New wine appreciation, a Rose from Chateau Gadet Terrefort.
Woohoo finally finished the siding on the main floor around the windows. It looks a bit funny since this is new wood, and the other wood has almost 2 seasons behind it. I also did tiling for the step to the window. People said I should use metal, but one constructor said, “don’t use metal as it gets very hot, tiles are better, if you can blend them properly.”
I am posting an update of all pictures thus far of our house in Menzingen and the rennovation that I am doing. The pictures are out of order, but I will explain them.
I am adding the siding and insulation. Notice the old house and the added floor.
Had to create a footstep at base of foundation as the floor went below the foundation.
Here is a question that you probably don’t know the answer to. What is the weather like in Medoc?
For starters it is not in the South of France. It is in the South West, but on the Atlantic coast. Most folks know the Atlantic coast as a cold ocean, unlike the Pacific. People know that the UK is fairly cold and rainy. Yet Medoc is part of Bordeaux and produces red wine. Hence the weather should be a slightly warmer maritime, right?
Not really. Medoc never goes under zero. Or let me put it this way, RARELY goes under zero. Snow, does not exist, and everybody drives summer tires all year round. Yet it is not as warm as the South of France year round.
What makes Medoc special are the extremes. This is not what I was prepared for. I lived for a few years on the Cote D’Azur and in the summer it gets warm, but never too warm. And in the evening it just stays warm. Medoc gets warm, but it also gets cold.
Look at this graph, (which came from a Netatmo Station in Medoc) you will see that the temperature drops to 14C, and then during the day rises to above 30. This flux is not due to the device standing in the sun. This is an accurate graph as I have lived it quite a few times now. This week the temperature should hit 37C. This extreme only happens in deserts and Medoc is that. Medoc is one big sand dune with trees, fields and towns. If you were to dig say a meter you would hit the sand and maybe even water. The Ocean does not have a huge cooling off affect as often it brings the heat itself.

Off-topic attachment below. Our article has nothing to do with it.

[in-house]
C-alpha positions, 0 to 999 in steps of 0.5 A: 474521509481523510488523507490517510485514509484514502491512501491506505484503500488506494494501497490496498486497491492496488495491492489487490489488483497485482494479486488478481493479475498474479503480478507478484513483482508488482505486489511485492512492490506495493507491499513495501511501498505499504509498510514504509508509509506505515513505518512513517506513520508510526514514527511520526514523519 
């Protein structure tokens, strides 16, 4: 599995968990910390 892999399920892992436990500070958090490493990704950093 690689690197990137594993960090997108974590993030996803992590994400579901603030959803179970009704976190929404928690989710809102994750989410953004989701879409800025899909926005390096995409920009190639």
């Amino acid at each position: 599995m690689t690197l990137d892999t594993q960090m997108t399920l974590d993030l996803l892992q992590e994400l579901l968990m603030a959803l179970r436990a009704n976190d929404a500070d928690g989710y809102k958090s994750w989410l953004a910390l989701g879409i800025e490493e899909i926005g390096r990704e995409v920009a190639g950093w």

My wife had a hard time sleeping on the Cote D’Azur because the nights were too warm. But in Medoc we should be fine as the nights cool down making it easier to sleep.
Our neighbour in Medoc had one of his family members visit and he drove one of these things:
- He is an American.
- He likes America.
- Watched Born To Wild too much, or Easy rider.
- No idea actually…
I thought it was 3, but in fact what he said was he liked Elvis Presley quite a bit and the bike screamed Elvis. So without further words… Enjoy the music!
I decided to get organized with my wines and have created a wiki that will contain all of my wine appreciations. This way I will add, update, and potentially delete content related to my wine tasting adventures.
Want to know how I drink wine? It is really simple, here you go!
I am a heathen! I am unkooth, and I have no clue on drinking wine, right? Wrong!
A Tale of Champagne Glasses
First let me begin that the little yellow cup is indeed a traditional wine cup from Southern Europe. The question that you have to ask yourself is what gives? For example why was it in the 60’s that people drank champagne from glasses like this:
Yet now if you did that you would seem like an imbecile who had no clue on drinking Champagne. For now you ONLY drink wine from glasses like the following:
There is something to be said here, and before I say it, you need to watch this video, and please take note on the “sourness” or “acidity” comments. Or at least watch this video until the 1:30 part. Also notice the comment on “when you know something costs…”
So what happened here? Both are Cabernet Sauvignon or at least mostly, yet one tasted “good” and the other “bad”. The answer lies in the air. I kid you not. The problem lies with the Cabernet Sauvignon grape. It is a grape of dual edges. It allows a wine to age into a great bottle of wine, yet when drunk in appropriately tastes like watered down vinegar.
Breathe the Air
The bottle of Paulliac is from 1996, which in 2015 means when you open the bottle you need to let it breath nearly 20 hours! Basically one hour per year. Note when decanting a few hours will suffice, and I recommend small tastings to see the progress. And if you read my reviews you will notice that I have a shortly opened taste of the wine, and then ready to drink taste of the wine.